Linked here is a detailed quantitative analysis of Microsoft Corporation (MSFT). Below are some highlights from the above linked analysis:
Company Description: Microsoft, the world’s largest software company, develops PC software, including the Windows operating system and the Office application suite.
Fair Value: In calculating fair value, I consider the NPV MMA Differential Fair Value along with these four calculations of fair value, see page 2 of the linked PDF for a detailed description:
1. Avg. High Yield Price
2. 20-Year DCF Price
3. Avg. P/E Price
4. Graham Number
MSFT is trading at a discount to 2.) and 3.) above. When also considering the NPV MMA Differential, the stock is trading at a 67.7% premium to its calculated fair value of $132.04. MSFT did not earn any Stars in this section.
Dividend Analytical Data: In this section there are three possible Stars and three key metrics, see page 2 of the linked PDF for a detailed description:
1. Free Cash Flow Payout
2. Debt To Total Capital
3. Key Metrics
4. Dividend Growth Rate
5. Years of Div. Growth
6. Rolling 4-yr Div. > 15%
MSFT earned two Stars in this section for 1.) and 2.) above. A Star was earned since the Free Cash Flow payout ratio was less than 60% and there were no negative Free Cash Flows over the last 10 years. The stock earned a Star as a result of its most recent Debt to Total Capital being less than 45% The company has paid a cash dividend to shareholders every year since 2003 and has increased its dividend payments for 21 consecutive years.
Dividend Income vs. MMA: Why would you assume the equity risk and invest in a dividend stock if you could earn a better return in a much less risky money market account (MMA) or Treasury bond? This section compares the earning ability of this stock with a high yield MMA. Two items are considered in this section, see page 2 of the linked PDF for a detailed description:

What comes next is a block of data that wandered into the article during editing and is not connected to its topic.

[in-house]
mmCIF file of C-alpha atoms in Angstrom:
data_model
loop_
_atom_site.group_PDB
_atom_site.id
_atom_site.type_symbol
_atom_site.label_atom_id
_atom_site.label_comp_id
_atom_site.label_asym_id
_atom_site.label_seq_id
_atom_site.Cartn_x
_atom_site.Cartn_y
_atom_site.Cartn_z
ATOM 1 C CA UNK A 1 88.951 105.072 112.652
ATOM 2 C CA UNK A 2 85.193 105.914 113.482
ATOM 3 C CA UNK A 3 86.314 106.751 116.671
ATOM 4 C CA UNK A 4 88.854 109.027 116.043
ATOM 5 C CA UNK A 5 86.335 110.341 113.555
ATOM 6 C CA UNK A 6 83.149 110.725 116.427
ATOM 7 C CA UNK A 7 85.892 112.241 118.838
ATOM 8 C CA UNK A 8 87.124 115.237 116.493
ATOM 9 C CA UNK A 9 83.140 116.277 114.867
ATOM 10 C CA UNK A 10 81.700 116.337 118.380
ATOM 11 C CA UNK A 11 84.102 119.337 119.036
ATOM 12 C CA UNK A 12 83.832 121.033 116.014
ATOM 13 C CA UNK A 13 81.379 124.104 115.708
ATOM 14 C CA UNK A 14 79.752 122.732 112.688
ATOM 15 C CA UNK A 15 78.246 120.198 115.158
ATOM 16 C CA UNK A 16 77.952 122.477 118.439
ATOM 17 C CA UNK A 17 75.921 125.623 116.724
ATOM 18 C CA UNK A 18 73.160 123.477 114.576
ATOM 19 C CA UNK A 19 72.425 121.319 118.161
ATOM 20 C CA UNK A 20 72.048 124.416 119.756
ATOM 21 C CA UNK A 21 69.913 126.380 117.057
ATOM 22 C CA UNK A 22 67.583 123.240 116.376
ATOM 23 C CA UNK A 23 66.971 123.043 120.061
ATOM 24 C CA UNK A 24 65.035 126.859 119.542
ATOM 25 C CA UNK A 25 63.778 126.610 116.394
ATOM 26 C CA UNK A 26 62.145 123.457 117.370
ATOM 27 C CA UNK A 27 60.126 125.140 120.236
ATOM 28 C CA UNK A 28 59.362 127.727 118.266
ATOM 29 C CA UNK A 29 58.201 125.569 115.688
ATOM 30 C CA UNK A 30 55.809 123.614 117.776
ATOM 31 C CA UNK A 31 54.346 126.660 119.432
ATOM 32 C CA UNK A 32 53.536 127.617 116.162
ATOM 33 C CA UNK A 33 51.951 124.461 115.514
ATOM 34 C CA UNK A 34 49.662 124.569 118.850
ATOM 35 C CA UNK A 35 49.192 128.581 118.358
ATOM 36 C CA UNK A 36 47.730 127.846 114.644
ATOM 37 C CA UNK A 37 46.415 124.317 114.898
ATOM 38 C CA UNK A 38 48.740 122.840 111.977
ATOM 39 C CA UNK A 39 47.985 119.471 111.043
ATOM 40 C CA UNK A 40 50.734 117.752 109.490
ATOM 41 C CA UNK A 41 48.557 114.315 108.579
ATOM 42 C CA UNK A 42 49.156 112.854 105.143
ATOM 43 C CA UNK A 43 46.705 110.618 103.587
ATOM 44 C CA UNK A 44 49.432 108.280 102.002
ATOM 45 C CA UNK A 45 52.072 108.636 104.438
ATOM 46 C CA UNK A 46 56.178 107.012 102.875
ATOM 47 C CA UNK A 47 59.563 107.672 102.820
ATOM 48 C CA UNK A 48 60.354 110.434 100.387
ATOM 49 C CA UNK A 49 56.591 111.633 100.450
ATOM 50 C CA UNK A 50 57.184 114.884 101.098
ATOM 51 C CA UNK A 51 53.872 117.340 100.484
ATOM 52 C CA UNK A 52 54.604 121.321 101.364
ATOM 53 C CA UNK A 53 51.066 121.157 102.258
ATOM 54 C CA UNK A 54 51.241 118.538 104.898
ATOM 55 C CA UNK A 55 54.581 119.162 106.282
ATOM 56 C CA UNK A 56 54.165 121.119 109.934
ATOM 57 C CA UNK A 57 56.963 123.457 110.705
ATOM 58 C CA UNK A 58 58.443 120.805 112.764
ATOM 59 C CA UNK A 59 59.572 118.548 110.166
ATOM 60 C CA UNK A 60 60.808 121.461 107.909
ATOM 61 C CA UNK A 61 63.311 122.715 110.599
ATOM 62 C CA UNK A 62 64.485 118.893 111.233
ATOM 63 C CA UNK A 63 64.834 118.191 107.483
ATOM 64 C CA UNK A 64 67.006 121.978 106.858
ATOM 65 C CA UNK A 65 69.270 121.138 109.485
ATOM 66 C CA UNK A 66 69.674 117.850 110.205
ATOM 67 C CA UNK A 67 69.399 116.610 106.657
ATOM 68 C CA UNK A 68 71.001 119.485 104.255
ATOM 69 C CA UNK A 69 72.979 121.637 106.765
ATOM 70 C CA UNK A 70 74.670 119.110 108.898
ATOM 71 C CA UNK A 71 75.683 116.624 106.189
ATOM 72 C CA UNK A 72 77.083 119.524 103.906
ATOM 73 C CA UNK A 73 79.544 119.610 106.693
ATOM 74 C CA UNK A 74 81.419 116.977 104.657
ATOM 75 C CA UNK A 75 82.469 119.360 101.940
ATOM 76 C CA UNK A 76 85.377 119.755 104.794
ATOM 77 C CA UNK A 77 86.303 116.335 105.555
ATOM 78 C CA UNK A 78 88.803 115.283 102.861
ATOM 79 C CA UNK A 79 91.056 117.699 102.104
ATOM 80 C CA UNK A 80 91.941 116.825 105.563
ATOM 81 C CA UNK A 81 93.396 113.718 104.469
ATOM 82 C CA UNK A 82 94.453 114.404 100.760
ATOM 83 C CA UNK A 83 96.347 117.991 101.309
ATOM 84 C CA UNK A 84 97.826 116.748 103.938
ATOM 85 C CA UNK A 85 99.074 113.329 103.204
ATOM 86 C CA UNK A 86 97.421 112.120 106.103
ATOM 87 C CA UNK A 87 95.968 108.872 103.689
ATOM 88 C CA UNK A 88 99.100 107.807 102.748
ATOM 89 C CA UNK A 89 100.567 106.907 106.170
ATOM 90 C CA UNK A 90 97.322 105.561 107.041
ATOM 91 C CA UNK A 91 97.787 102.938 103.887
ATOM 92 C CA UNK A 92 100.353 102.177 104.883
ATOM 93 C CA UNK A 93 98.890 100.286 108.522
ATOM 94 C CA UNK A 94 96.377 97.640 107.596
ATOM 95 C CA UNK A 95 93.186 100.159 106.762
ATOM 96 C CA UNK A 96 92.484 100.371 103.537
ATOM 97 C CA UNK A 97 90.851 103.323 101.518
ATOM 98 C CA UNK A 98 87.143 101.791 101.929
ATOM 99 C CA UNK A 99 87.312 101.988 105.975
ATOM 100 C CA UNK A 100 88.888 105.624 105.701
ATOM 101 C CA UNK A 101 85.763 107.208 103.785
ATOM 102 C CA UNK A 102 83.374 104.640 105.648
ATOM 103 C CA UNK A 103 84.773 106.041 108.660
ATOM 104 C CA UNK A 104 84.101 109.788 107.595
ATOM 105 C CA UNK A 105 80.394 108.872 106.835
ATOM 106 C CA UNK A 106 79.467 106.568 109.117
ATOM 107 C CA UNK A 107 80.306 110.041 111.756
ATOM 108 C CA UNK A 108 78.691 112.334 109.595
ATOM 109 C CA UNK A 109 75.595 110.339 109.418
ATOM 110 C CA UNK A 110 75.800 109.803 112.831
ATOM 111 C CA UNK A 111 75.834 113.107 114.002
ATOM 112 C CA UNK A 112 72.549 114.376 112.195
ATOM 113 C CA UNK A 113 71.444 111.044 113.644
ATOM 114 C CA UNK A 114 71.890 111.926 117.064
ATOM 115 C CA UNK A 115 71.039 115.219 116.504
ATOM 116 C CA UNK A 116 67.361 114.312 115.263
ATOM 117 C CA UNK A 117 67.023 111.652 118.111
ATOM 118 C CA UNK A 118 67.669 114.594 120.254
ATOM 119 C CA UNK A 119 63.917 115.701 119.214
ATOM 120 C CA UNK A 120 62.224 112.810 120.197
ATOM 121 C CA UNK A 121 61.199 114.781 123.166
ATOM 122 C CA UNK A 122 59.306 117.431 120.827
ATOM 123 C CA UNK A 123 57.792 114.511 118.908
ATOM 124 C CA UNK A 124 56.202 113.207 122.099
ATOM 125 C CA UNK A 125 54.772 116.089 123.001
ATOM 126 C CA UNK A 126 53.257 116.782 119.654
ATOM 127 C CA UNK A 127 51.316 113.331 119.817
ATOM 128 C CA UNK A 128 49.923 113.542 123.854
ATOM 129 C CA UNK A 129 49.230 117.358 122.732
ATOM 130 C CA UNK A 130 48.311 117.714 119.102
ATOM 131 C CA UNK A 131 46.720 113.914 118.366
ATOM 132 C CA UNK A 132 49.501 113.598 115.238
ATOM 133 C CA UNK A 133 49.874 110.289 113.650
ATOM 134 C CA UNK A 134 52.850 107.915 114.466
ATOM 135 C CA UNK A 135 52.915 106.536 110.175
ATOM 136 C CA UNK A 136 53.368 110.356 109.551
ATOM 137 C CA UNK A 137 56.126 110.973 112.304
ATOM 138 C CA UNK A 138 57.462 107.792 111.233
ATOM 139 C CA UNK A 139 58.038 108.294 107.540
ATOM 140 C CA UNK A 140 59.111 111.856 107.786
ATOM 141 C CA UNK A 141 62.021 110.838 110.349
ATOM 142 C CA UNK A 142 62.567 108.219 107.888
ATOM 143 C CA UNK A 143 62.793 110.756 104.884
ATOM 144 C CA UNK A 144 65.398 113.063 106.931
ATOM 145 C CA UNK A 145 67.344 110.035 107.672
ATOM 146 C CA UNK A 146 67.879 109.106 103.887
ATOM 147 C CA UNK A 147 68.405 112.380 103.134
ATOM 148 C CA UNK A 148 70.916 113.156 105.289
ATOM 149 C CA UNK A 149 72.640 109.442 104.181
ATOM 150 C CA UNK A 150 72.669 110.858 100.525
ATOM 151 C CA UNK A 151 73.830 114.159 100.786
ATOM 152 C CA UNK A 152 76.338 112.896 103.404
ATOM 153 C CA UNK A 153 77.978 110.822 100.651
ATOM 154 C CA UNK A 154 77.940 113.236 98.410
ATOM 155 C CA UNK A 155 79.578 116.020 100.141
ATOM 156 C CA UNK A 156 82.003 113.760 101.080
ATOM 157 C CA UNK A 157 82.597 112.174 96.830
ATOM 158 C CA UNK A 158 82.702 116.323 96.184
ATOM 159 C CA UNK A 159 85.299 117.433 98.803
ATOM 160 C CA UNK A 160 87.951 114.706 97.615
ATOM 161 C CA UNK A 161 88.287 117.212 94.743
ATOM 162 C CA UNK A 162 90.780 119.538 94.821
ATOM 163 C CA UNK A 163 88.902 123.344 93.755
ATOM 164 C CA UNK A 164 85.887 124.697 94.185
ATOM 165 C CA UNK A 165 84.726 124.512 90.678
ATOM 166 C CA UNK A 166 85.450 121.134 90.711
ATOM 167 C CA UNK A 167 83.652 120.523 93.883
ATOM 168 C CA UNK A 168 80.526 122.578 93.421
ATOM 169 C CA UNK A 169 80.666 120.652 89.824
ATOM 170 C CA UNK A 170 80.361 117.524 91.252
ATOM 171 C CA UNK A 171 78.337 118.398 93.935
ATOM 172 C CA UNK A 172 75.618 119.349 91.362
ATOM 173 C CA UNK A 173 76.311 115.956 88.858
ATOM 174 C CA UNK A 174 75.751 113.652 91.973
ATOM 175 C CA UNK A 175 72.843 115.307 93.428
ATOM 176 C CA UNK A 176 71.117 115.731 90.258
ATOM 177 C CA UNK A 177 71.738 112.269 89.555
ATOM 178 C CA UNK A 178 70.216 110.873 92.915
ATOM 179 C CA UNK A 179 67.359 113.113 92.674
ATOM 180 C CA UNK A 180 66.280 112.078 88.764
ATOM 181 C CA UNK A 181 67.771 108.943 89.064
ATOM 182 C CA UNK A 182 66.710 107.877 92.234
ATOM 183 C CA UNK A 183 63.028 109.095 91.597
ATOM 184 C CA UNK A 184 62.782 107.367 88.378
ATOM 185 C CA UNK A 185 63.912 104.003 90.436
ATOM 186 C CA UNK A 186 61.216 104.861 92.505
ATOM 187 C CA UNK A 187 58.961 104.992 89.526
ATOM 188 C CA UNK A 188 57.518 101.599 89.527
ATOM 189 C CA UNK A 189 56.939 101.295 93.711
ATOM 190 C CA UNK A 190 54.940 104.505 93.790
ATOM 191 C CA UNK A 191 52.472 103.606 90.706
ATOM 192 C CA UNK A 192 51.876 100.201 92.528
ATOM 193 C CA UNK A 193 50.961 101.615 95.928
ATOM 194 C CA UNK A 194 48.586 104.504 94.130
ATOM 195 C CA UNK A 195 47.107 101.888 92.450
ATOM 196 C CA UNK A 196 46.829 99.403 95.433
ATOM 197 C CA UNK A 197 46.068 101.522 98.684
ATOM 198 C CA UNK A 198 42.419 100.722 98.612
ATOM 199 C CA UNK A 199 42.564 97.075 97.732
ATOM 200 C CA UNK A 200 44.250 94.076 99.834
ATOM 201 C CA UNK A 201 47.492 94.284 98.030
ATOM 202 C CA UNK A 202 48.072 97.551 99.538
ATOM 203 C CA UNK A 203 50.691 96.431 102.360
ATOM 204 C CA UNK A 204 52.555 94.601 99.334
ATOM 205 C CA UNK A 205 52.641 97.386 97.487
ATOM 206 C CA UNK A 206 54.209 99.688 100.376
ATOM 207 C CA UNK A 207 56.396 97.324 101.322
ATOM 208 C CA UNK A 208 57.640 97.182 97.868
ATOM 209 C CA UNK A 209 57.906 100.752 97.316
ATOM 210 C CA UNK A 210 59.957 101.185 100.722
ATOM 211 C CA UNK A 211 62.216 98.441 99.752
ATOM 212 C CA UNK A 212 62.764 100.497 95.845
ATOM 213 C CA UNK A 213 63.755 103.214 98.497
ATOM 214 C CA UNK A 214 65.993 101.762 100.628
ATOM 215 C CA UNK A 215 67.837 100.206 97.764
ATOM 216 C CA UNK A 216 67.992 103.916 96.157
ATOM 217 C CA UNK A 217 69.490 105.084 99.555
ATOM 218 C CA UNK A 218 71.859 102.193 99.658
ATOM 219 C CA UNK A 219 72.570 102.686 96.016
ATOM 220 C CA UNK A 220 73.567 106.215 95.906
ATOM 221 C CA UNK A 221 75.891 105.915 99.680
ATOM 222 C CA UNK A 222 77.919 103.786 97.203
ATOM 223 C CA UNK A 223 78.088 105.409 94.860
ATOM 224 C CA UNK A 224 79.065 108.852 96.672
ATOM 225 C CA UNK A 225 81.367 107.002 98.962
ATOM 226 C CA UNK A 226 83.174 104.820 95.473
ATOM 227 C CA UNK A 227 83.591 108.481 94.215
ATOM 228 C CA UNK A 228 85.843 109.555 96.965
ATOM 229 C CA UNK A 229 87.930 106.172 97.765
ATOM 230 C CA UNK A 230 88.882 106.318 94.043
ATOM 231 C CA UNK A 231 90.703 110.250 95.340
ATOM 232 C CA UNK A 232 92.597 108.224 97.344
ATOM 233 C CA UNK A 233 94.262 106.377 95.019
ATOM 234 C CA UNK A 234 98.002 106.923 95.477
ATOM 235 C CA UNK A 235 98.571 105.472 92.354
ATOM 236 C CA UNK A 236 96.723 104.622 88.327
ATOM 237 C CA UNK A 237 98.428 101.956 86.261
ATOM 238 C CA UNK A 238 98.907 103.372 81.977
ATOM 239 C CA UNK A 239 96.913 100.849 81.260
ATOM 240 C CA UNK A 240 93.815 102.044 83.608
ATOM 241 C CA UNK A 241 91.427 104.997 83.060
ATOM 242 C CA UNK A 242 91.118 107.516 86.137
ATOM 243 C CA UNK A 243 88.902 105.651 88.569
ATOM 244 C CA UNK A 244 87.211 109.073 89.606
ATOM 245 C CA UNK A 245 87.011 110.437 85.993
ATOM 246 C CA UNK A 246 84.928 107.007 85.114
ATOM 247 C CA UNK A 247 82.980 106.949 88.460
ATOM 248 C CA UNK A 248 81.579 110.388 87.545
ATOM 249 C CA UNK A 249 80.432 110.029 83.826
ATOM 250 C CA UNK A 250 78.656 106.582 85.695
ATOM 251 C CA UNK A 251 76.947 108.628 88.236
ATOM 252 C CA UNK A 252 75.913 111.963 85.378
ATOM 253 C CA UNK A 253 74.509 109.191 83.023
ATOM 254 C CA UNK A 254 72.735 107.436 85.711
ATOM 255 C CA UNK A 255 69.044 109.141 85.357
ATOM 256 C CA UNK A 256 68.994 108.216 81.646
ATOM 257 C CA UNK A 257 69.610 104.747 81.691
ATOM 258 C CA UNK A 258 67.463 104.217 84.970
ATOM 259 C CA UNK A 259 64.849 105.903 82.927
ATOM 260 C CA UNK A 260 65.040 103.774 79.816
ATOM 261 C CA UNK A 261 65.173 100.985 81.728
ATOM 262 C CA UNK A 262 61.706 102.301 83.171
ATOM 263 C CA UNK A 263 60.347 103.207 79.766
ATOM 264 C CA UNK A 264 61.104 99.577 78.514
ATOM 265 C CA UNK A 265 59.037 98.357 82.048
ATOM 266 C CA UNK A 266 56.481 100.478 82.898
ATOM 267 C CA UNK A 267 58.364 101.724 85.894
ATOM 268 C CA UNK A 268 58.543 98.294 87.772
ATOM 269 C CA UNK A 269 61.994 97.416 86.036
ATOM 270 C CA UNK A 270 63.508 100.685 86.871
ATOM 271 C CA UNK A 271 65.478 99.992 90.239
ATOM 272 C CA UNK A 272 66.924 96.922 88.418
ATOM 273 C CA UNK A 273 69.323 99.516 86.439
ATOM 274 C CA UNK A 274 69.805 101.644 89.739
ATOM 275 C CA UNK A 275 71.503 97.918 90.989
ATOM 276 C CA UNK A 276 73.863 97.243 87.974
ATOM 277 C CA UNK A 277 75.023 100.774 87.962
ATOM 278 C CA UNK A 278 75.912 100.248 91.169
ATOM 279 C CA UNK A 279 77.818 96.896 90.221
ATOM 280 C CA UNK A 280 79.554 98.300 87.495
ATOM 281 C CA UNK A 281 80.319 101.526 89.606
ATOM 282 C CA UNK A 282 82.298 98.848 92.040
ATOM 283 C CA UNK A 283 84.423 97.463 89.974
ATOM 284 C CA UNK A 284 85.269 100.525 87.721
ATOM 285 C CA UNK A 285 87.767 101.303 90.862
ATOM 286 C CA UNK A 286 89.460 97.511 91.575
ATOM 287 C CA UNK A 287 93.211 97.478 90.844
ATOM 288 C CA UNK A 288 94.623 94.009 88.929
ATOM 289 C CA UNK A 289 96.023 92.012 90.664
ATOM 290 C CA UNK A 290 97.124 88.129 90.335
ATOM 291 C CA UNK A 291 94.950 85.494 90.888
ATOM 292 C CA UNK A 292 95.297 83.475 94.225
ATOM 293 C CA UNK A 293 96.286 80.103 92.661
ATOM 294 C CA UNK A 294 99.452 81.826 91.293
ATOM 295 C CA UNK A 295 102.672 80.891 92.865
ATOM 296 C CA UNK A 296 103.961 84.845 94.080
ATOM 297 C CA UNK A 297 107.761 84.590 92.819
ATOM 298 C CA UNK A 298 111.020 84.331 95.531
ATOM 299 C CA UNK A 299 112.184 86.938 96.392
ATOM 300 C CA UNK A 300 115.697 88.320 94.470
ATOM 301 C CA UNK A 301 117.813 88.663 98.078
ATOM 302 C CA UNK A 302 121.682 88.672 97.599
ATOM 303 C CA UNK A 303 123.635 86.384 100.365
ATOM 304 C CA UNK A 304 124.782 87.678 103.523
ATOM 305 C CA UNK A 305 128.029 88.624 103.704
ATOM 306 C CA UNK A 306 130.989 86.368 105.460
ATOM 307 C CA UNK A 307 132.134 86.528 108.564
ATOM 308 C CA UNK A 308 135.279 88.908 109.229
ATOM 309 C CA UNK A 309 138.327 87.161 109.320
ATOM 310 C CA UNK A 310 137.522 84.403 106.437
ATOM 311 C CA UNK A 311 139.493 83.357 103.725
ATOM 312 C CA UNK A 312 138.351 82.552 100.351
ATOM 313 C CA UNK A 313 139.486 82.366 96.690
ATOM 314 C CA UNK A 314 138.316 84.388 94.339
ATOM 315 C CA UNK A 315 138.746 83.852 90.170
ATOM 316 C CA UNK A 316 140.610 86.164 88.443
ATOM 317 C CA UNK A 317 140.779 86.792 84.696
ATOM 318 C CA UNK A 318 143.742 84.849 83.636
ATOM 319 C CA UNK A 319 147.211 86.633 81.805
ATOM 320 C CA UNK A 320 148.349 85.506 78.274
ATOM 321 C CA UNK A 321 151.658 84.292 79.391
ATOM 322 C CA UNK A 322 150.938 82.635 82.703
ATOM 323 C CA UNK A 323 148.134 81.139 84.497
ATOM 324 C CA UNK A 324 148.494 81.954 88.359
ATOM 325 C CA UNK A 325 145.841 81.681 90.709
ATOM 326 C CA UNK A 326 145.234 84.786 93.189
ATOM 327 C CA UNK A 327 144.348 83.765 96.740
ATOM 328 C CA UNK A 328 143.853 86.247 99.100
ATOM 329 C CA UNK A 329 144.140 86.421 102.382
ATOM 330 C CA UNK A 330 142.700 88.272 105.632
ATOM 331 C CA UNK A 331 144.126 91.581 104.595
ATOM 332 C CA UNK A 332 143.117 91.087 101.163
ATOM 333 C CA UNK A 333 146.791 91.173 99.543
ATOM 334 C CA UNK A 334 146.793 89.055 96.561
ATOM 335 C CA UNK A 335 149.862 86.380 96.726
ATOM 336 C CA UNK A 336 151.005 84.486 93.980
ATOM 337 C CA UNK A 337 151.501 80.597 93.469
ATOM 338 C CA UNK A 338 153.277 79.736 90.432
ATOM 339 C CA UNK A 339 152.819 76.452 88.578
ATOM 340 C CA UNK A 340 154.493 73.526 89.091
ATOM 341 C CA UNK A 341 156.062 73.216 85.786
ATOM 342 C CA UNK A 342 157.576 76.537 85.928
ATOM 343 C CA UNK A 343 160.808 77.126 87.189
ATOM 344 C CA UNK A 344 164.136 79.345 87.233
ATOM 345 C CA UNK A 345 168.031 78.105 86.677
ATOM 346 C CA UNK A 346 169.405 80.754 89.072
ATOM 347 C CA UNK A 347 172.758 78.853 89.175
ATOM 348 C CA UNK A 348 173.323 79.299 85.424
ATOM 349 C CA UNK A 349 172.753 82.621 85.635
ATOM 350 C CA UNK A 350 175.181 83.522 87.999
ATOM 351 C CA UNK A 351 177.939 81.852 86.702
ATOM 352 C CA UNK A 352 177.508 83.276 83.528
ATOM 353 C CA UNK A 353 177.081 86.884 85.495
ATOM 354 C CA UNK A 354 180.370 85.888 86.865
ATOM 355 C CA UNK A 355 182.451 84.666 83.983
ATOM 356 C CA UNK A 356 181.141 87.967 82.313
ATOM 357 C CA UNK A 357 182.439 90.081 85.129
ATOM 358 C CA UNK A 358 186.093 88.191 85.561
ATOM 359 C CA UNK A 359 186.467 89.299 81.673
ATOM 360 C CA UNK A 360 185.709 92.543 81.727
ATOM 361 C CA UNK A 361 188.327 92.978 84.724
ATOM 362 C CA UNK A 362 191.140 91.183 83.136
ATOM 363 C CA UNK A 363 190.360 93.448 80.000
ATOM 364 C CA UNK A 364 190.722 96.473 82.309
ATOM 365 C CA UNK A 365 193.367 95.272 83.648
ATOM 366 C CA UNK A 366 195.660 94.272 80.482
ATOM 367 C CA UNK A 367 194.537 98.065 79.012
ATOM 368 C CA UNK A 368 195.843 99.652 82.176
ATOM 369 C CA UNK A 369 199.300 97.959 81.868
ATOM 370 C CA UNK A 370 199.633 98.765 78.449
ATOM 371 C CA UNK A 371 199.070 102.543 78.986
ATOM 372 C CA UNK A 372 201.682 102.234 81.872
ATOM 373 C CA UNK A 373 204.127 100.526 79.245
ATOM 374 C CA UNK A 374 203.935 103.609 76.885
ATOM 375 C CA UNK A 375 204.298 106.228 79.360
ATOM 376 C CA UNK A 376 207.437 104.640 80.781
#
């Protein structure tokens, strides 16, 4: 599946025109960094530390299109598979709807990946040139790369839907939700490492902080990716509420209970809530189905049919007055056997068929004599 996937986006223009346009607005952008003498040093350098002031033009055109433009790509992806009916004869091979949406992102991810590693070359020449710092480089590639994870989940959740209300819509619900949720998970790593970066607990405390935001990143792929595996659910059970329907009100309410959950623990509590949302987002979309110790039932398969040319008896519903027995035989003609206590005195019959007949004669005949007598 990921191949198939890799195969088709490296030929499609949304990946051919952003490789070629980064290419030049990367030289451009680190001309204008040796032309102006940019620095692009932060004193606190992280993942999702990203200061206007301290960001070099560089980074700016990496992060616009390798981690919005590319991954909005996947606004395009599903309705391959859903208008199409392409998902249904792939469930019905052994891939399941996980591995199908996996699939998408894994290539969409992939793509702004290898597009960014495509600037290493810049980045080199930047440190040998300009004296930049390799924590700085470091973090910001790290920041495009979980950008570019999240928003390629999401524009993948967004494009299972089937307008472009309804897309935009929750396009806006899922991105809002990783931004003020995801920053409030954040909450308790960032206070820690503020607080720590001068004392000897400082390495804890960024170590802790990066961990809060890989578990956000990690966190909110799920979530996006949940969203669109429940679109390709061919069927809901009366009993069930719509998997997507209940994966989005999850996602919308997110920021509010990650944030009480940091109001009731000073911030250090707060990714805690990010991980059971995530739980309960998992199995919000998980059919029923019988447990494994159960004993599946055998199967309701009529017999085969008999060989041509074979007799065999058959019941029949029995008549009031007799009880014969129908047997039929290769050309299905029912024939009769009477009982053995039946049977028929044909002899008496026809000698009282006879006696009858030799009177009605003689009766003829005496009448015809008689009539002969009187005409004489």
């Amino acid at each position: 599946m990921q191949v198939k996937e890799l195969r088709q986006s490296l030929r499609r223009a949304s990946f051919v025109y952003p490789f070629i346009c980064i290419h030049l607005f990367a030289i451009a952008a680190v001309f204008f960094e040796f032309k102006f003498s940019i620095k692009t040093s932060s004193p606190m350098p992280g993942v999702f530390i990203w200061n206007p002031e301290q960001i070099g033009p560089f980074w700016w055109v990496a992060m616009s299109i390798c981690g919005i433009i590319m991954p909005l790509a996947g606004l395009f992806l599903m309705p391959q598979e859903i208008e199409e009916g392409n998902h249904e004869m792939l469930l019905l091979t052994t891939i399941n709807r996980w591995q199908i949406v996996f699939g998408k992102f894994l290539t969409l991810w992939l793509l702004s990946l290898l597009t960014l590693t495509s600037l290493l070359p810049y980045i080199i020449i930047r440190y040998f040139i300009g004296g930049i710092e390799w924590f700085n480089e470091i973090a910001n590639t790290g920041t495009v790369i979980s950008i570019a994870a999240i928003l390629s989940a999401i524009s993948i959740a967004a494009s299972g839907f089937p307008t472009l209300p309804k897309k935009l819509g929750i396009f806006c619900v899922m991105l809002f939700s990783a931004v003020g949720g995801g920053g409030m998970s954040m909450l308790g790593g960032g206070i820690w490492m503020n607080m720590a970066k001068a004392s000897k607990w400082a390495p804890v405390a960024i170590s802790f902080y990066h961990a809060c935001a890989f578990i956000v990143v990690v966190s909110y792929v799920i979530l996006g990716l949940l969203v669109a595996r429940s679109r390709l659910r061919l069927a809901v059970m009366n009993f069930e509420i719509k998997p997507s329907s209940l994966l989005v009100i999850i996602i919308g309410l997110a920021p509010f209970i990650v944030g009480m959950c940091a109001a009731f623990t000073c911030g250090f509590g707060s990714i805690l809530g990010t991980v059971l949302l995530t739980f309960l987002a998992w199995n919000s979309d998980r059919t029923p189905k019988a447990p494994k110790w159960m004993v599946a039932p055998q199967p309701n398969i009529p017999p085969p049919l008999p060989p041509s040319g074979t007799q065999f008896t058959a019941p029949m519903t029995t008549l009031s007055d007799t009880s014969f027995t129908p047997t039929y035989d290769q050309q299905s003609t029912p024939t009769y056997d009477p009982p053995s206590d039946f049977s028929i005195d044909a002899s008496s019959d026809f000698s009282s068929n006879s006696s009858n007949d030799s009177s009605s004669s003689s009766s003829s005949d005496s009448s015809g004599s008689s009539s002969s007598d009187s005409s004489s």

1. NPV MMA Diff.
2. Years to > MMA
The NPV MMA Diff. of the $10 is below the $1,400 target I look for in a stock that has increased dividends as long as MSFT has. If MSFT grows its dividend at 9.7% per year, it will take 12 years to equal a MMA yielding an estimated 20-year average rate of 3.12%. The 12 years is more than the 10 years maximum I like to see.
Peers: The company’s peer group includes: Apple Inc. (AAPL) with a 0.7% yield, Oracle Corp. (ORCL) with a 1.7% yield and Alphabet Inc. (GOOG) with a 0.0% yield.
Conclusion:MSFT did not earn any Stars in the Fair Value section, earned two Stars in the Dividend Analytical Data section and did not earn any Stars in the Dividend Income vs. MMA section for a total of two Stars. This quantitatively ranks MSFT as a 2-Star Weak stock.
Using my D4L-PreScreen.xls model, I determined the share price would need to decrease to $100.46 before MSFT’s NPV MMA Differential increased to the $1,400 minimum that I look for in a stock with 21 years of consecutive dividend increases. At that price the stock would yield 2.7%.
Resetting the D4L-PreScreen.xls model and solving for the dividend growth rate needed to generate the target $1,400 NPV MMA Differential, the calculated rate is 16.8%. This dividend growth rate is higher than the 9.7% used in this analysis, thus providing no margin of safety. MSFT has a risk rating of 1.75 which classifies it as a Medium risk stock.
MSFT in an enviably financial position. The company ended fiscal 2022 with $105 billion in cash and short-term investments – nearly 6 times what was paid in dividends for the year. MSFT is trading at a significant premium to its calculated fair value price of $132.04. Due to price appreciation MSFT was my largest holding, at times exceeding 15% of my portfolio. With the market decline, I was able to take some losses and offset them with gains from MSFT in November 2022. As a result MSFT is down to my second largest holding at 6.7%.
Disclaimer: Material presented here is for informational purposes only. The above quantitative stock analysis, including the Star rating, is mechanically calculated and is based on historical information. The analysis assumes the stock will perform in the future as it has in the past. This is generally never true. Before buying or selling any stock you should do your own research and reach your own conclusion. See my Disclaimer for more information.
Full Disclosure: At the time of this writing, I was long in MSFT (6.7% of my Dividend Growth Portfolio). See a list of all my Dividend Growth Portfolio holdings here.
Image and article originally from www.dividend-growth-stocks.com. Read the original article here.